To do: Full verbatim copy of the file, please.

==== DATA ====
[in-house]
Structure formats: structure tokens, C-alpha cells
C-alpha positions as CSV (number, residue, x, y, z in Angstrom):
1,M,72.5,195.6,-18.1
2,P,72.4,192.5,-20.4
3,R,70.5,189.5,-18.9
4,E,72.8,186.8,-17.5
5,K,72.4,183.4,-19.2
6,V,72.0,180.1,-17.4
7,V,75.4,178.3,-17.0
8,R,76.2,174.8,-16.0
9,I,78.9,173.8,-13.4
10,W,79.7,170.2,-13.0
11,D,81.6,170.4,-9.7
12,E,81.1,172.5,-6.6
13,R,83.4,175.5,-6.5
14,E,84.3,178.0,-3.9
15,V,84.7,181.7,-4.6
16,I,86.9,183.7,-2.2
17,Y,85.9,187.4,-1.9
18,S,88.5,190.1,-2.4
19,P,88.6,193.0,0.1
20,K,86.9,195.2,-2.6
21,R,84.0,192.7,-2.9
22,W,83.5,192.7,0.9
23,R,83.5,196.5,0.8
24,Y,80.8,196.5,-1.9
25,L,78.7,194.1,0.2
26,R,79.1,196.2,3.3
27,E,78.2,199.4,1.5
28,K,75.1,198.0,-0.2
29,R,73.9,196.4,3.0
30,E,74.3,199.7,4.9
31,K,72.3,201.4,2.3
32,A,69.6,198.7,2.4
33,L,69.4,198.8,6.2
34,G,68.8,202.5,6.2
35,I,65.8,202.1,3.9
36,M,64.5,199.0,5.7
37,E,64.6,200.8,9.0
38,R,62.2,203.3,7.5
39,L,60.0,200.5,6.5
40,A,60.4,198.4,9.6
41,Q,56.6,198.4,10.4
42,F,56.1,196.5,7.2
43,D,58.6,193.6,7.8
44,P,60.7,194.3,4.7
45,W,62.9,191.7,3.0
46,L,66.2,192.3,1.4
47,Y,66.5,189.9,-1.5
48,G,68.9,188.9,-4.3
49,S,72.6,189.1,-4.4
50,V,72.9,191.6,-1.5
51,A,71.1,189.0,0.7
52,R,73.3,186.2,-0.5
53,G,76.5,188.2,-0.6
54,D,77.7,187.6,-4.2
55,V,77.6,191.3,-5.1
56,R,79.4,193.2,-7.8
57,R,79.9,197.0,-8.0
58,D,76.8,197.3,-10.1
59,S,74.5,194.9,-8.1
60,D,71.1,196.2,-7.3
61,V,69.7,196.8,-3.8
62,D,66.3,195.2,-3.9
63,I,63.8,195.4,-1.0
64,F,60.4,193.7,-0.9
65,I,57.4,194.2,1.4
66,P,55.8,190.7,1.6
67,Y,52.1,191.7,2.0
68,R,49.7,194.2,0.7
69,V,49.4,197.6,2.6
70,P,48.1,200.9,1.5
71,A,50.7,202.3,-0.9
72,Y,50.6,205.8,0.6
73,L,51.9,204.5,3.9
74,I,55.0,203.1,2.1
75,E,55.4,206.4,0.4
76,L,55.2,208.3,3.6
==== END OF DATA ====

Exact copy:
[in-house]
Structure formats: structure tokens, C-alpha cells
C-alpha positions as CSV (number, residue, x, y, z in Angstrom):
1,M,72.5,195.6,-18.1
2,P,72.4,192.5,-20.4
3,R,70.5,189.5,-18.9
4,E,72.8,186.8,-17.5
5,K,72.4,183.4,-19.2
6,V,72.0,180.1,-17.4
7,V,75.4,178.3,-17.0
8,R,76.2,174.8,-16.0
9,I,78.9,173.8,-13.4
10,W,79.7,170.2,-13.0
11,D,81.6,170.4,-9.7
12,E,81.1,172.5,-6.6
13,R,83.4,175.5,-6.5
14,E,84.3,178.0,-3.9
15,V,84.7,181.7,-4.6
16,I,86.9,183.7,-2.2
17,Y,85.9,187.4,-1.9
18,S,88.5,190.1,-2.4
19,P,88.6,193.0,0.1
20,K,86.9,195.2,-2.6
21,R,84.0,192.7,-2.9
22,W,83.5,192.7,0.9
23,R,83.5,196.5,0.8
24,Y,80.8,196.5,-1.9
25,L,78.7,194.1,0.2
26,R,79.1,196.2,3.3
27,E,78.2,199.4,1.5
28,K,75.1,198.0,-0.2
29,R,73.9,196.4,3.0
30,E,74.3,199.7,4.9
31,K,72.3,201.4,2.3
32,A,69.6,198.7,2.4
33,L,69.4,198.8,6.2
34,G,68.8,202.5,6.2
35,I,65.8,202.1,3.9
36,M,64.5,199.0,5.7
37,E,64.6,200.8,9.0
38,R,62.2,203.3,7.5
39,L,60.0,200.5,6.5
40,A,60.4,198.4,9.6
41,Q,56.6,198.4,10.4
42,F,56.1,196.5,7.2
43,D,58.6,193.6,7.8
44,P,60.7,194.3,4.7
45,W,62.9,191.7,3.0
46,L,66.2,192.3,1.4
47,Y,66.5,189.9,-1.5
48,G,68.9,188.9,-4.3
49,S,72.6,189.1,-4.4
50,V,72.9,191.6,-1.5
51,A,71.1,189.0,0.7
52,R,73.3,186.2,-0.5
53,G,76.5,188.2,-0.6
54,D,77.7,187.6,-4.2
55,V,77.6,191.3,-5.1
56,R,79.4,193.2,-7.8
57,R,79.9,197.0,-8.0
58,D,76.8,197.3,-10.1
59,S,74.5,194.9,-8.1
60,D,71.1,196.2,-7.3
61,V,69.7,196.8,-3.8
62,D,66.3,195.2,-3.9
63,I,63.8,195.4,-1.0
64,F,60.4,193.7,-0.9
65,I,57.4,194.2,1.4
66,P,55.8,190.7,1.6
67,Y,52.1,191.7,2.0
68,R,49.7,194.2,0.7
69,V,49.4,197.6,2.6
70,P,48.1,200.9,1.5
71,A,50.7,202.3,-0.9
72,Y,50.6,205.8,0.6
73,L,51.9,204.5,3.9
74,I,55.0,203.1,2.1
75,E,55.4,206.4,0.4
76,L,55.2,208.3,3.6